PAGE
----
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Radio's New Deal: The NRA and U.S. Broadcasting, 1933-1935
Unformatted Document Text:  5 leaders be held to decide on a "code of fair competition," that would in turn be adapted from the NAB code of ethics and standards of commercial practices. While most of this meeting revolved around the issue of stopping radio stations from violating established pricing policies for broadcast airtime, there was widespread interest in establishing a wage code for broadcast workers. This code limited maximum hours of work in order to forestall further government intervention in industry affairs. As Congress adjourned in June, without acting on any reform or recovery legislation, NAB managing director Philip G. Loucks and NAB president Alfred McCosker pledged their support to the Roosevelt administration. They promised to establish a special industry-wide committee to work out the details of industry compliance with any proposed labor measures. White House officials made it clear that radio broadcasting would play a central role in selling the NRA to the American people, despite formidable conservative opposition to the New Deal from major daily newspapers. Soon after, the NRA appointed McCosker to head an NAB advisory committee on radio broadcasting consisting of the following Washington insiders: Frank M. ("Scoop") Russell, NBC’s chief Washington lobbyist; Harry C. Butcher, general manager of CBS’s Washington radio station WJSV; Philip G. Loucks, NAB managing director; and Martin Codel, publisher of Broadcasting. On July 24, this committee met with the NRA’s radio czar, William H. Dolph. Dolph, a brother-in-law of Herbert I. Petter, secretary of the FRC, was formerly employed by RCA’s Photophone subsidiary in Oklahoma. 6 The same day, the NAB gave the National Recovery Administration unrestricted use of its member station airwaves to promote NRA recovery operations. McCosker issued a press release to reinforce the NAB’s pledge to cooperate with Roosevelt’s New Deal and the NRA, saying that "the President’s re-employment agreement has the complete endorsement of the National Association of Broadcasters. " 20 Not to be outdone, major national advertising organizations, coordinated through the Advertising Federation of America, also pledged their complete support. On July 25, McCosker appointed himself head of the NAB code compliance committee. This group also included: G.A. Richards, owner of radio stations WJR (Detroit) and WGAR (Cleveland), Russell, Butcher, and Loucks. The committee drafted a questionnaire that was later sent to all member

Authors: Mazzocco, Dennis.
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leaders be held to decide on a "code of fair competition," that would in turn be adapted from the NAB
code of ethics and standards of commercial practices. While most of this meeting revolved around the
issue of stopping radio stations from violating established pricing policies for broadcast airtime, there was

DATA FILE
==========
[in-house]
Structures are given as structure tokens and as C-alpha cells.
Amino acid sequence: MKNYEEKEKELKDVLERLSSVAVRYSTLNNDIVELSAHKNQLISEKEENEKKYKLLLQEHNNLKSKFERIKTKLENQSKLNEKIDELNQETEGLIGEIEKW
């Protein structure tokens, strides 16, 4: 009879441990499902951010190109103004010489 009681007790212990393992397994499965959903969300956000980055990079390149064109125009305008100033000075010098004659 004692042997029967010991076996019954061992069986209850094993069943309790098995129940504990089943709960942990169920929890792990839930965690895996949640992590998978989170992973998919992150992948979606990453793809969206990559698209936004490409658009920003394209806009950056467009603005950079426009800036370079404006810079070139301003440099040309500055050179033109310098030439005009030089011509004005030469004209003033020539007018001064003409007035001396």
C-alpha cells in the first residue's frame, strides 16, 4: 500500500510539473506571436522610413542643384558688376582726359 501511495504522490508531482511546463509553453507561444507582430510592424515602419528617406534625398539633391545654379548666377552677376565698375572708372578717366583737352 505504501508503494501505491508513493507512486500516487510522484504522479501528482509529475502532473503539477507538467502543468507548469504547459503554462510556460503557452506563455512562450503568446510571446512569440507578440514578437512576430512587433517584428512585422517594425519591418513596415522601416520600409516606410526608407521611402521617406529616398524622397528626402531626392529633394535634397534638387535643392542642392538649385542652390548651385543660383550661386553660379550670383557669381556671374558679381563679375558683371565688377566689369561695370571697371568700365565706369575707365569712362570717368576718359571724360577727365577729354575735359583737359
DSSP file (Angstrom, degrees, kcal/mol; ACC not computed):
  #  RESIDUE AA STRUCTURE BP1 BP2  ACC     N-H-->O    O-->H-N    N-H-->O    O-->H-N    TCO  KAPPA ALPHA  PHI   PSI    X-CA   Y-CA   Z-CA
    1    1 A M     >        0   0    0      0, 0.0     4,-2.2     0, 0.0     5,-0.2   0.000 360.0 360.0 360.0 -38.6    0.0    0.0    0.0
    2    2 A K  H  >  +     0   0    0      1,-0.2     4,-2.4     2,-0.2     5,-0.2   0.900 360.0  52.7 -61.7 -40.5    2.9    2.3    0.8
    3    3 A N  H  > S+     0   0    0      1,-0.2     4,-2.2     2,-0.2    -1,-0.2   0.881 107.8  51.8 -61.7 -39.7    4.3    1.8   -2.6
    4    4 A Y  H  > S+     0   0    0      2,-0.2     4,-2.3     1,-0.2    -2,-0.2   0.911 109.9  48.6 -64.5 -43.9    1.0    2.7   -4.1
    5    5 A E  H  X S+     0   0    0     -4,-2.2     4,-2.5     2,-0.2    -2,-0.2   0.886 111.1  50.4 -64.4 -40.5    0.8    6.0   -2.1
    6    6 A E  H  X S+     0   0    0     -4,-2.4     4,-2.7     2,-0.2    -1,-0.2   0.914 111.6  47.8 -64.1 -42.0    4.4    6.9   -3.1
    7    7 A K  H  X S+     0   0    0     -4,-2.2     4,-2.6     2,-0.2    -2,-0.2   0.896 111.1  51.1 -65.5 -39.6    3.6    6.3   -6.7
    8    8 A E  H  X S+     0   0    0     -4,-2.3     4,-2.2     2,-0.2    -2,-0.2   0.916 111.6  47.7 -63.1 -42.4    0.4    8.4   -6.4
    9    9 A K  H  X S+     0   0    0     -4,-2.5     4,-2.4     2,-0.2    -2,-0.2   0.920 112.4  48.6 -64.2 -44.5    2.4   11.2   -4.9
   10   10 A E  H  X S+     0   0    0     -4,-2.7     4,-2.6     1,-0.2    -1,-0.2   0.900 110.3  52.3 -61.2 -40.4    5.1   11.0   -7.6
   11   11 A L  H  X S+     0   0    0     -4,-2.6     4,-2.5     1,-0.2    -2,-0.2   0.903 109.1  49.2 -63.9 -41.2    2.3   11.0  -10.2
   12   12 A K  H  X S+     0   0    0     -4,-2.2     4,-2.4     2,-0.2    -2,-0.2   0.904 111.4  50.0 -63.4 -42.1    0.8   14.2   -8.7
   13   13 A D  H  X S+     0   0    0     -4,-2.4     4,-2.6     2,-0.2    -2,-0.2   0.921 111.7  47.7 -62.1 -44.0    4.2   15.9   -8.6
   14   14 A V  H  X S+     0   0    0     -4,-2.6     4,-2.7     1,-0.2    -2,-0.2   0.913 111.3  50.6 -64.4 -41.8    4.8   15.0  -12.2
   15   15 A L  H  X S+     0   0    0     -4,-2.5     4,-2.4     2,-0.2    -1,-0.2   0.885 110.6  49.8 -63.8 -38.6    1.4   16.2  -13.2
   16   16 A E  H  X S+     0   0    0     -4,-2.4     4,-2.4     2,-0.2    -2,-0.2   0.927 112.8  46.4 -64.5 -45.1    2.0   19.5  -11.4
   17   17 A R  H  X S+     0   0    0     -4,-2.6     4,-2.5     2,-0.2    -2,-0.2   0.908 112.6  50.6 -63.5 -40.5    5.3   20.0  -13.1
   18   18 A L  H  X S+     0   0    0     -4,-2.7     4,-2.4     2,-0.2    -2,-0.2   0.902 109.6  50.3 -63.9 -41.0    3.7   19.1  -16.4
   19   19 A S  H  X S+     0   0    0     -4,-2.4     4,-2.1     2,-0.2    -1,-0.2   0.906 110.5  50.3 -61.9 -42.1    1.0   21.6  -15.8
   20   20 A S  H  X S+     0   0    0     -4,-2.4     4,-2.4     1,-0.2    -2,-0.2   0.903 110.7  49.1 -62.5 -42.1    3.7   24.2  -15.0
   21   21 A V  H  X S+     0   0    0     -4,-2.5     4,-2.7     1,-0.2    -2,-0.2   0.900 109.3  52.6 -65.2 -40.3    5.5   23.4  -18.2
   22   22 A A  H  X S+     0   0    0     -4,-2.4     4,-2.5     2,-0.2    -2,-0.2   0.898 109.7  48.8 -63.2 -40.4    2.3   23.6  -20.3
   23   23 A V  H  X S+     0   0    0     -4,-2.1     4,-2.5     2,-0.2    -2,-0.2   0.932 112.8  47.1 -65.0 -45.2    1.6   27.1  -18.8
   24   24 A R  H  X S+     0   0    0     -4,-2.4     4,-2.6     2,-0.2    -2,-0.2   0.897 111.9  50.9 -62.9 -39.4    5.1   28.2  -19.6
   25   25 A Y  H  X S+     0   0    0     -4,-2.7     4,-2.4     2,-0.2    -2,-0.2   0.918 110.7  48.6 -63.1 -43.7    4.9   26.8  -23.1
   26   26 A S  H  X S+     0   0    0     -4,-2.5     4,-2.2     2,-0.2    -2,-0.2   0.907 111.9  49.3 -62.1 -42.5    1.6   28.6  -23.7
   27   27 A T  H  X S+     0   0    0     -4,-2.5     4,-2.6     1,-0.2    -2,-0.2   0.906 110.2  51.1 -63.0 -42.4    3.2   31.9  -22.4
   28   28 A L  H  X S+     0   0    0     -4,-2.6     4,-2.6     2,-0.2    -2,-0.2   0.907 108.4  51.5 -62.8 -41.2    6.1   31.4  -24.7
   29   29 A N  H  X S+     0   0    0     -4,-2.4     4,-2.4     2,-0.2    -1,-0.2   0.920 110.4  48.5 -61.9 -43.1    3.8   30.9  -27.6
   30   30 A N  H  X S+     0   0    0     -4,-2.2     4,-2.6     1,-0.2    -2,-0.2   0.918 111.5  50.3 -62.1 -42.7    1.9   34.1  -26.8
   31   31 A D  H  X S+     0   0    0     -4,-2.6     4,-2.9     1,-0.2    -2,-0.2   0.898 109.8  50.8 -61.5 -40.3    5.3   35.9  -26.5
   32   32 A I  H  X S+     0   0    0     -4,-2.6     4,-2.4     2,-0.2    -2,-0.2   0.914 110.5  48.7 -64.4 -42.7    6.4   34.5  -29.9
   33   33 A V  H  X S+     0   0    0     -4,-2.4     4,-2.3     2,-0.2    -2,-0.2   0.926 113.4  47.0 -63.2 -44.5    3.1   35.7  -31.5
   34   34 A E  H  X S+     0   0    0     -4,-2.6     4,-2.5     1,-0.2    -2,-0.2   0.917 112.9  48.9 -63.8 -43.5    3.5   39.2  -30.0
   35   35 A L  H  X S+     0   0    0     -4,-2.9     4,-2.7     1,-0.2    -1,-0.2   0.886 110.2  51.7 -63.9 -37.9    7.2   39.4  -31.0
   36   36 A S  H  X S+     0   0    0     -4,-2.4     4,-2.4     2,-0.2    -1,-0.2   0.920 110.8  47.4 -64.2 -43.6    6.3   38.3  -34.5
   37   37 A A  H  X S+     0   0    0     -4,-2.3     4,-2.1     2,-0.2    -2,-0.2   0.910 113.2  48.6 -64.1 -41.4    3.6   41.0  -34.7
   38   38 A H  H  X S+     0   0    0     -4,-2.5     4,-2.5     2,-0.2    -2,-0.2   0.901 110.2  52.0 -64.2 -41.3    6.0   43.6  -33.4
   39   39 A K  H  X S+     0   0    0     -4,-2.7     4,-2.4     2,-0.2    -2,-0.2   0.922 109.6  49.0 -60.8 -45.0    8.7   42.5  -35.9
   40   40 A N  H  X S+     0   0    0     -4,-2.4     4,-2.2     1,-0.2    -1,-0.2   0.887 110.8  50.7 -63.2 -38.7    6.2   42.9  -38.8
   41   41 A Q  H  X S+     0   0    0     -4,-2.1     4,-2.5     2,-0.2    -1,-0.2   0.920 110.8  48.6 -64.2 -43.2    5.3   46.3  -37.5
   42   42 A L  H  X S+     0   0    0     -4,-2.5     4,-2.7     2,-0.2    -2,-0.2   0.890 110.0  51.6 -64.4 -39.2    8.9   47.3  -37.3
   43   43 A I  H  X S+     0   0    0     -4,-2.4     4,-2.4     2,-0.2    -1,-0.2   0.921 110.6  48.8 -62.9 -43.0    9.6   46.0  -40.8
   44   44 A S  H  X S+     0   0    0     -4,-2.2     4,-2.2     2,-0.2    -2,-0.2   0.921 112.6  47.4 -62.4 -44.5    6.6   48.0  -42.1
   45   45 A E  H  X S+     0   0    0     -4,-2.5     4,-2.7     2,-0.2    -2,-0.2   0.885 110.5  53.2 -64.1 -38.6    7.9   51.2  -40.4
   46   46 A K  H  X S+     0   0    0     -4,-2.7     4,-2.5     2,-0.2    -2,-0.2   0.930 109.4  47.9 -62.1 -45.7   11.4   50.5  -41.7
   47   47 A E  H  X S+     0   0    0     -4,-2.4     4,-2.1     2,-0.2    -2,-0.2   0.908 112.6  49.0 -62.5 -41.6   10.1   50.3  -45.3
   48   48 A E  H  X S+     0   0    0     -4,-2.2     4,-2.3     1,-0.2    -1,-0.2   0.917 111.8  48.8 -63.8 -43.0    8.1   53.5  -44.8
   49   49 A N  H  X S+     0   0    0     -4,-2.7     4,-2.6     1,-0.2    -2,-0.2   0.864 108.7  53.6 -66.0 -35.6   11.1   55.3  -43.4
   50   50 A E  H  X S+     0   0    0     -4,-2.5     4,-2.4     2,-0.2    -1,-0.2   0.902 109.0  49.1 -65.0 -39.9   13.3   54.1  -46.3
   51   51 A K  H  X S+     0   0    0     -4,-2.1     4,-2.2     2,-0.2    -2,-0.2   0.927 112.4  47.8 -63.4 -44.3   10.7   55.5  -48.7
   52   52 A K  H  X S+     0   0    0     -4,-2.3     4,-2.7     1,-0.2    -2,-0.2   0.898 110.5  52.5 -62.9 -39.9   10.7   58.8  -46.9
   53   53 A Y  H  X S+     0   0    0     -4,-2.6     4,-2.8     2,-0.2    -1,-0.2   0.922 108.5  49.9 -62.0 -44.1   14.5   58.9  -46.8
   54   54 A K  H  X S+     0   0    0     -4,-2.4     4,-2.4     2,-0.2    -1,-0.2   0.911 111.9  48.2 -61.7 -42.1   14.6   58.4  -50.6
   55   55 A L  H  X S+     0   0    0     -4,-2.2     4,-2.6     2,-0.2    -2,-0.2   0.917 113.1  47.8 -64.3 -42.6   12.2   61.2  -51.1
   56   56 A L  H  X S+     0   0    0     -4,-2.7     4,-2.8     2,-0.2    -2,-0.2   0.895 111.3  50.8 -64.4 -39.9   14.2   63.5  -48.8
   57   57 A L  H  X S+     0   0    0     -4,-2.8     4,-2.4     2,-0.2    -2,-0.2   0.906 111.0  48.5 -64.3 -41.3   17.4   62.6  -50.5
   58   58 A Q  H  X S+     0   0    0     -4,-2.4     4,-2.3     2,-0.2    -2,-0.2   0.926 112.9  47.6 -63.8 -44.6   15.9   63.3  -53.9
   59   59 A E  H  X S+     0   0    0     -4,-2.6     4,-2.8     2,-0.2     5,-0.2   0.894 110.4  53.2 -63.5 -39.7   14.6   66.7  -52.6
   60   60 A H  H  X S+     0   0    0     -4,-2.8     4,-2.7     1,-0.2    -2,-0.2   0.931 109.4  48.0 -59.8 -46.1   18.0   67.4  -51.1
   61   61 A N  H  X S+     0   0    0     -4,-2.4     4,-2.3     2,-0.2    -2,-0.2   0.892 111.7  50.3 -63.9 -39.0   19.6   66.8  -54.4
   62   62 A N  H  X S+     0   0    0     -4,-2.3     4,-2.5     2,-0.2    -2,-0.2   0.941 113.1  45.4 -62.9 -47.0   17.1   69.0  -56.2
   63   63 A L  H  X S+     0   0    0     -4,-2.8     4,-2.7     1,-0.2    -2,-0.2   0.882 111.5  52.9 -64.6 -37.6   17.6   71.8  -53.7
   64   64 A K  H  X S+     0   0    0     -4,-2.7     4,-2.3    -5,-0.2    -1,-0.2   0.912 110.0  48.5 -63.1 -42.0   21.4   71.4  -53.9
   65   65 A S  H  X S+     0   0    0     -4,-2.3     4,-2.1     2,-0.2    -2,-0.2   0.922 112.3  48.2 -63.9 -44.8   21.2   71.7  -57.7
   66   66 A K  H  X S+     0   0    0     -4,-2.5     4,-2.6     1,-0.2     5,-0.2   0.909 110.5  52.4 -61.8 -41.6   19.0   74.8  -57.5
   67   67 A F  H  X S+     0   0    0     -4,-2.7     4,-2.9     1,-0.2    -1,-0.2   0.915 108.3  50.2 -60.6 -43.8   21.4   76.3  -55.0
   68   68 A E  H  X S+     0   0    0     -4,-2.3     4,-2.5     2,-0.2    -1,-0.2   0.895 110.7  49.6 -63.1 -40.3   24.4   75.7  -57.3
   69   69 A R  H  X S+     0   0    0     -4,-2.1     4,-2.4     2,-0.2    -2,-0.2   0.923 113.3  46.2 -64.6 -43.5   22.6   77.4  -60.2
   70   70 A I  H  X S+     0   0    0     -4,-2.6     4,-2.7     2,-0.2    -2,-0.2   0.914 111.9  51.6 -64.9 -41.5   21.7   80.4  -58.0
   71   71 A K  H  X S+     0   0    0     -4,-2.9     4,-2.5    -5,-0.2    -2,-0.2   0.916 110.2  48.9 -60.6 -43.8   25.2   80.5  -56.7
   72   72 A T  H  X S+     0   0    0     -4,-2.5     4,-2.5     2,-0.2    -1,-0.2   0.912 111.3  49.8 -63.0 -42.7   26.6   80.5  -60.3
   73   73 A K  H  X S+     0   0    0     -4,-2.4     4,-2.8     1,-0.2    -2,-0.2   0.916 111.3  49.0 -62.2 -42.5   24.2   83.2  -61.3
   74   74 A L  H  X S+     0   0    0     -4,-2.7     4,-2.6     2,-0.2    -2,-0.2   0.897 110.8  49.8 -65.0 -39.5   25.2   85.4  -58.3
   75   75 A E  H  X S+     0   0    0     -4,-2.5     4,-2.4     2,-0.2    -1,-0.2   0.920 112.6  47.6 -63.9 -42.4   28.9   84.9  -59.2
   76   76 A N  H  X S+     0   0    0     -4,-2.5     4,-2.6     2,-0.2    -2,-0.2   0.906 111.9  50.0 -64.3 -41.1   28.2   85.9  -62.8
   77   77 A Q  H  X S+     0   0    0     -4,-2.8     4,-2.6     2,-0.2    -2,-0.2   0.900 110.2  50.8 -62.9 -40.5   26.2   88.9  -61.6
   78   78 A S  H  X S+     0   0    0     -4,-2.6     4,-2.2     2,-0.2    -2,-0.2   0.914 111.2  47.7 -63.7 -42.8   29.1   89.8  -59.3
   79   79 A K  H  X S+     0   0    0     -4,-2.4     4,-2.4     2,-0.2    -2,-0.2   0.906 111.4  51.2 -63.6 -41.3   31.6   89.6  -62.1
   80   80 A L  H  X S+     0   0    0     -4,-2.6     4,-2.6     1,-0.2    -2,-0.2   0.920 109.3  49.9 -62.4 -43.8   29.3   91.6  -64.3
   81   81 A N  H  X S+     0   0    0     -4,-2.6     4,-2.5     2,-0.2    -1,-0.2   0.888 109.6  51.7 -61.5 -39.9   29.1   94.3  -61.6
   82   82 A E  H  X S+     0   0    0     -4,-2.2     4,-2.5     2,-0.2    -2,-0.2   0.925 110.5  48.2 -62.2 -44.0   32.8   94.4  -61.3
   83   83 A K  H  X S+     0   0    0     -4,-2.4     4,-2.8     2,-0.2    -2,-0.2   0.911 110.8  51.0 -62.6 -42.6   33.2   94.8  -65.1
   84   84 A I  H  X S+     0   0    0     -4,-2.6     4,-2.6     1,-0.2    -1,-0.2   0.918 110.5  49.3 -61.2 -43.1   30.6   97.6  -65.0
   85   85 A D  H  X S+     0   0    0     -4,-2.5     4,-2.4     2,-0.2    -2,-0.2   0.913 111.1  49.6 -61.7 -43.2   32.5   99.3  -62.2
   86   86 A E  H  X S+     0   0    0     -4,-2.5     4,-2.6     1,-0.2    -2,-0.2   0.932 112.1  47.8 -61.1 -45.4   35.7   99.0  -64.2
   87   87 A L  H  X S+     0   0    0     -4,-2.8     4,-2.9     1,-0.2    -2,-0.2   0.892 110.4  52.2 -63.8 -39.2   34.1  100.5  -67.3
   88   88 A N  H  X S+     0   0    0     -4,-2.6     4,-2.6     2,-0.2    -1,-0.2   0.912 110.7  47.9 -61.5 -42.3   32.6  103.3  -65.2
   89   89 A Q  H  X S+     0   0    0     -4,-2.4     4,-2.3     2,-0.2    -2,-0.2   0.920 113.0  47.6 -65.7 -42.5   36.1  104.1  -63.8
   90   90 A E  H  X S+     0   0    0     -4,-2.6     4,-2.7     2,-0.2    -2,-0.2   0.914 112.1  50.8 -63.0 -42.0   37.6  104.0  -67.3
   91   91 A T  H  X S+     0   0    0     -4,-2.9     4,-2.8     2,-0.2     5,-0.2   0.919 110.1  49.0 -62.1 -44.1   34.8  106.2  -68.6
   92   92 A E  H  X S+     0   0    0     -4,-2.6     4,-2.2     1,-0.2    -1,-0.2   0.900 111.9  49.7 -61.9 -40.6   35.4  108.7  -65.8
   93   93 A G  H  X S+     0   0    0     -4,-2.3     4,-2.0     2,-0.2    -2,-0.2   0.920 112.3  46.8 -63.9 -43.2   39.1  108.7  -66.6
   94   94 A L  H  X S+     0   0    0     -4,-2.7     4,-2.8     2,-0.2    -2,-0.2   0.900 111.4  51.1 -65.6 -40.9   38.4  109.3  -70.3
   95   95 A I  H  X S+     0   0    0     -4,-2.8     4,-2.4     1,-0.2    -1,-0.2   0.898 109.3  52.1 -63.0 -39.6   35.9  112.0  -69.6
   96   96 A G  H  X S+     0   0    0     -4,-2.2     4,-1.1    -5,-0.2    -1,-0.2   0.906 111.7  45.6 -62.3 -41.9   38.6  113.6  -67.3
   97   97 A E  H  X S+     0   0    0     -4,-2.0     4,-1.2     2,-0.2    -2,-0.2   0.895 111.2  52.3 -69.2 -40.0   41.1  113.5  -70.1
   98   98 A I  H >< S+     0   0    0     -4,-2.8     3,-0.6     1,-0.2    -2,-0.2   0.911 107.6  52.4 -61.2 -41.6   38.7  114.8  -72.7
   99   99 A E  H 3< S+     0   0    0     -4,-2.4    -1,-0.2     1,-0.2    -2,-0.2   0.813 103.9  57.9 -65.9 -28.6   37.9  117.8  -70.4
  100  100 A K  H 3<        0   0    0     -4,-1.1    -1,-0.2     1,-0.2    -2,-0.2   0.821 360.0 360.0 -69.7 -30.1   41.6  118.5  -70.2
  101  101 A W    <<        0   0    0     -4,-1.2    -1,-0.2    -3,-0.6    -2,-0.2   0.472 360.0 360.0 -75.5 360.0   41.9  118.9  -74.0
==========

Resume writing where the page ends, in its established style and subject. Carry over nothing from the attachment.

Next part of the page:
widespread interest in establishing a wage code for broadcast workers. This code limited maximum hours
of work in order to forestall further government intervention in industry affairs.
As Congress adjourned in June, without acting on any reform or recovery legislation, NAB
managing director Philip G. Loucks and NAB president Alfred McCosker pledged their support to the
Roosevelt administration. They promised to establish a special industry-wide committee to work out the
details of industry compliance with any proposed labor measures. White House officials made it clear that
radio broadcasting would play a central role in selling the NRA to the American people, despite
formidable conservative opposition to the New Deal from major daily newspapers.
Soon after, the NRA appointed McCosker to head an NAB advisory committee on radio
broadcasting consisting of the following Washington insiders: Frank M. ("Scoop") Russell, NBC’s chief
Washington lobbyist; Harry C. Butcher, general manager of CBS’s Washington radio station WJSV;
Philip G. Loucks, NAB managing director; and Martin Codel, publisher of Broadcasting. On July 24, this
committee met with the NRA’s radio czar, William H. Dolph. Dolph, a brother-in-law of Herbert I. Petter,
secretary of the FRC, was formerly employed by RCA’s Photophone subsidiary in Oklahoma.
6
The same day, the NAB gave the National Recovery Administration unrestricted use of its
member station airwaves to promote NRA recovery operations. McCosker issued a press release to
reinforce the NAB’s pledge to cooperate with Roosevelt’s New Deal and the NRA, saying that "the
President’s re-employment agreement has the complete endorsement of the National Association of
Broadcasters. "
20
Not to be outdone, major national advertising organizations, coordinated through the
Advertising Federation of America, also pledged their complete support.
On July 25, McCosker appointed himself head of the NAB code compliance committee. This
group also included: G.A. Richards, owner of radio stations WJR (Detroit) and WGAR (Cleveland),
Russell, Butcher, and Loucks. The committee drafted a questionnaire that was later sent to all member


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